SV Emma Tuttle, built 1859, Civil War blockade runner, owned by Augustus John Adderley of Nassau

The USS Cambridge, a blockade ship from the north in the Civil War, which captured Emma Tuttle

Photo source:

PAST NAMES: not known
DIMENSIONS: 108 tons, Official # 46044
YEAR BUILT: 1859, at Le Havre, US

BAHAMAS CAREER: owned by Nassau owner Augustus John Adderley, owner of a fleet of ships
OWNERS: Augustus John Adderley of NassauCAPTAINS: Captain Burr in 1860, William Florence in 1863
FATE: listed in the 1880, 1890, 1900, 1910, and 1915 Mercantile Navy List
NOTES: Captain Burr was involved in helping to fuel and then trying to put down a “negro” insurrection on the Sombrero Guano Island guano mining port. The island was a base to some 200 workers of African descent and 12 white traders. When an officer on one of the ships refused a black crew member shore leave, he was later attacked by a black worker on shore, and the other workers, who were admittedly underpaid and overworked, rose up and chased the dozen whites off the island after delivering a mortal blow to the offending ship’s officer. Captain Burr of the Emma Tuttle “imprisoned one of the insurrectionists” and carted him back to Petersburg, Virginia, where the ship arrived c. August 10th 1860.

Source: Burlington Daily Hawk Eye August 11, 1860,

On Dec. 7, 1862 the Emma Tuttle was captured by the US (northern) blockade off Wilmington, NC: “At about 8 o’clock AM the Cambridge returned with the schooner Emma Tuttle of Nassau, also trying to run the blockade. At noon the schooner Brilliant of Nassau was chased by the United States steamers Daylight and Mount Vernon, thus making three vessels lost to the rebels in one day.”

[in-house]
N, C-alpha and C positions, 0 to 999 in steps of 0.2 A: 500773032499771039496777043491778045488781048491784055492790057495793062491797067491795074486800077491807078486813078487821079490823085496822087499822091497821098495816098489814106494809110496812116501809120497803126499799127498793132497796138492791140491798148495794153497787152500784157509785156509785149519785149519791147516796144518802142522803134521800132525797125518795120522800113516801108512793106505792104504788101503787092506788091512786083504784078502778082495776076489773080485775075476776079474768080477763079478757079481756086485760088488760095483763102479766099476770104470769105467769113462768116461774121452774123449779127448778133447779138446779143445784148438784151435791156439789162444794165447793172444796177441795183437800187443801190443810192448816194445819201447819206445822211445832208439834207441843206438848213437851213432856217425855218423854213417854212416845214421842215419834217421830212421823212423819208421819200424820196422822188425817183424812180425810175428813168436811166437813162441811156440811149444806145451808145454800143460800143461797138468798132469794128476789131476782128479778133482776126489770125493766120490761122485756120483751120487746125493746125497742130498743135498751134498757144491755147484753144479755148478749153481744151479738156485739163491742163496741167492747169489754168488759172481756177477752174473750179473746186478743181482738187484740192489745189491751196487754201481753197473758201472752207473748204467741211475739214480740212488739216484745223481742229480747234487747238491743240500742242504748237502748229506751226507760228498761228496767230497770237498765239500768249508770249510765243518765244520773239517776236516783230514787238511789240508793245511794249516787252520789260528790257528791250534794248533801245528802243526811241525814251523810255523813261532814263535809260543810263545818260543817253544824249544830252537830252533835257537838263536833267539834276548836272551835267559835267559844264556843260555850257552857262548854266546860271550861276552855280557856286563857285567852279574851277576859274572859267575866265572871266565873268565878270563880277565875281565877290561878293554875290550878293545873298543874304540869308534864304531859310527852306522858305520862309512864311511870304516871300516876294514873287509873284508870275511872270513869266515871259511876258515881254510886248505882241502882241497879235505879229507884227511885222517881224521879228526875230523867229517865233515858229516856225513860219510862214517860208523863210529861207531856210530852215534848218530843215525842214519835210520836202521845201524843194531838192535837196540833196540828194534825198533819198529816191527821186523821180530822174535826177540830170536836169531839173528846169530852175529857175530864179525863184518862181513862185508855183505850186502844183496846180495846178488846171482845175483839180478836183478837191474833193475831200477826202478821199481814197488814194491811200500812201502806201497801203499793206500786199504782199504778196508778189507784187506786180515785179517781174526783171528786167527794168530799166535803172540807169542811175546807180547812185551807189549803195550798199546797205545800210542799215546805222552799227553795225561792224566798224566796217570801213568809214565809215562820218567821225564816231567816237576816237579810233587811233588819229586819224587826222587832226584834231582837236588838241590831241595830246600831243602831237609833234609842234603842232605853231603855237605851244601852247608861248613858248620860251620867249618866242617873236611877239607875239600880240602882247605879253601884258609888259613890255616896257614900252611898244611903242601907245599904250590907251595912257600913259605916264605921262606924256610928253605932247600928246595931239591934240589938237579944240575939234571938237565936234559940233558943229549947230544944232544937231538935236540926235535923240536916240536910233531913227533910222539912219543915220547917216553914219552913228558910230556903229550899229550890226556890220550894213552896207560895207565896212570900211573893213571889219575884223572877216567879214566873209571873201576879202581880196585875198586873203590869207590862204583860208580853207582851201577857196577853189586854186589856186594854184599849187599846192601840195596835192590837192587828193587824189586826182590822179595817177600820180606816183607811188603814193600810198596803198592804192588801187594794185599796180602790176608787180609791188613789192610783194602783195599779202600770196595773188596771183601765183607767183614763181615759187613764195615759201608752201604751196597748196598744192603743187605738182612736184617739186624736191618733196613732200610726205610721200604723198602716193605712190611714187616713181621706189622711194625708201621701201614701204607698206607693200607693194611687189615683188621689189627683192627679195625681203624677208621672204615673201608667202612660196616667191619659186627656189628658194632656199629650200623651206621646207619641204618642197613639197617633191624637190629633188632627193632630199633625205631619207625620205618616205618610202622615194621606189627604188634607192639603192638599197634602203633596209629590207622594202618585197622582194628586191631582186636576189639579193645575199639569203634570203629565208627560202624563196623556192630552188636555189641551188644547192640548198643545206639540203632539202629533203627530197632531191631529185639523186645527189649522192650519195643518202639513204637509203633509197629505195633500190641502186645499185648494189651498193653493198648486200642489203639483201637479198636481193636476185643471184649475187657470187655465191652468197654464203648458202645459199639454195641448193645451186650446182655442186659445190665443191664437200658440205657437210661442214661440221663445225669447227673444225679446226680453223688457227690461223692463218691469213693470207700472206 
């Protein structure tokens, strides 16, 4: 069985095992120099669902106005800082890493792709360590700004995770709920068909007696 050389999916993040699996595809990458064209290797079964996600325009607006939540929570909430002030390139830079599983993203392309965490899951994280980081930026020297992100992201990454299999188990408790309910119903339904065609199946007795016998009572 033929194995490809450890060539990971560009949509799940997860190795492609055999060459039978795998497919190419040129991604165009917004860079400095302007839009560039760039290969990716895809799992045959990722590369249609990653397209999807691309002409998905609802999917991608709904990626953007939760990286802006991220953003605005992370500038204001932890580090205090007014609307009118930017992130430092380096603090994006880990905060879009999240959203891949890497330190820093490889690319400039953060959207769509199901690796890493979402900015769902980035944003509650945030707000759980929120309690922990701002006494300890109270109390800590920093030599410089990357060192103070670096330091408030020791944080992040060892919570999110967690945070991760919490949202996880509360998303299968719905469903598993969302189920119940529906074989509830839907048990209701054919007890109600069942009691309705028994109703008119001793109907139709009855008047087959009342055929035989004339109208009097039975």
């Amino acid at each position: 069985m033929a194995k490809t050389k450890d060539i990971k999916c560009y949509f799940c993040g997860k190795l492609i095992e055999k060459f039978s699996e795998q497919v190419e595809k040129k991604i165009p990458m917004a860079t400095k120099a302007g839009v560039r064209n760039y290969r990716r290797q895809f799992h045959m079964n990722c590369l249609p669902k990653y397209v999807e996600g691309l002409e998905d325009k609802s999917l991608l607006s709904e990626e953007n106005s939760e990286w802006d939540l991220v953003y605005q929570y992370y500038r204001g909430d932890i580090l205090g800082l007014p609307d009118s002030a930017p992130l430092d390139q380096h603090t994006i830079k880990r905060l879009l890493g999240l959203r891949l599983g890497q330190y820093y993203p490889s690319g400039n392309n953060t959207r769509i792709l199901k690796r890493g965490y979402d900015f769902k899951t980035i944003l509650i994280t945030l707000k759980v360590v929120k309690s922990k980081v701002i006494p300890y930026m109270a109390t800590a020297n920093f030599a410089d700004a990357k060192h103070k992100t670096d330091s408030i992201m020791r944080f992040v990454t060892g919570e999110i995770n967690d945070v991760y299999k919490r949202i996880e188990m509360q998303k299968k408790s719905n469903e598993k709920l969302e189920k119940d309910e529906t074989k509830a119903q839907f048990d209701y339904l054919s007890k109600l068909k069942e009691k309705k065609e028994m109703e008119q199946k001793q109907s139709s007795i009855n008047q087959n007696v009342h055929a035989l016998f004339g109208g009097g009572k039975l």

The same Iowa paper, the Burlington Daily Hawk Eye, reports that 3 years later (Feb. 14, 1863), the Emma Tuttle was in sorry state, apprehended off Charleston on accusation of possible blockade running: “The schooner Emma Tuttle, flying a British flag, off Charleston. She was reported to be from Nassau, bound for Baltimore, though at the time she was steaming southeast. She has  been pronounced unseaworthy, but her cargo, most of which is contraband, consisting of a number of bags of salt-petre [used in gunpowder], with which a greater portion of her crew has been sent to Philadelphia. The schooner has been taken once before, but her crew succeeded in recapturing her.”


Dawsons Daily Times And Union January 6, 1863 reports that “The schooner Emma Tuttle, captured by a Yankee cruiser and put in charge of a prize crew, has bee recaptured by the original officers and crew who were confined on board. She has been taken back to Nassau with prize crew as prisoners.”


More on the same incident:  “Interesting from Nassau — recapture of the schooner Emma Tuttle.

Charleston, Dec. 31.

–A Nassau letter, of the 22d inst., received here, reports the recaptured and arrival at Run Cay, of the schooner Emma Tuttle taken by the Yankee blockaders of Wilmington.
It appears that a terrific gale sprung up, and the Federal Captain and prize crew becoming alarmed, released and sought the assistance of the Captain of the captured vessel. The latter, with the mate and cook, succeeded in getting possession of all the arms on board, recaptured her and took her to Nassau.  The Yankee officer and crew were landed at Nassau.

The Daily Dispatch: January 2, 1863. Richmond Dispatch. 2 pages. by Cowardin & Hammersley. Richmond. January 2, 1863. microfilm. Ann Arbor, Mi : Proquest. 1 microfilm reel ; 35 mm.    
Institute of Museum and Library Services National Leadership Grant provided support for entering this text.


There is a detailed report of her 2nd capture, under Capt. Florence, in the official history of the Confederate and Union Navies, Vol. 13, Page 540, at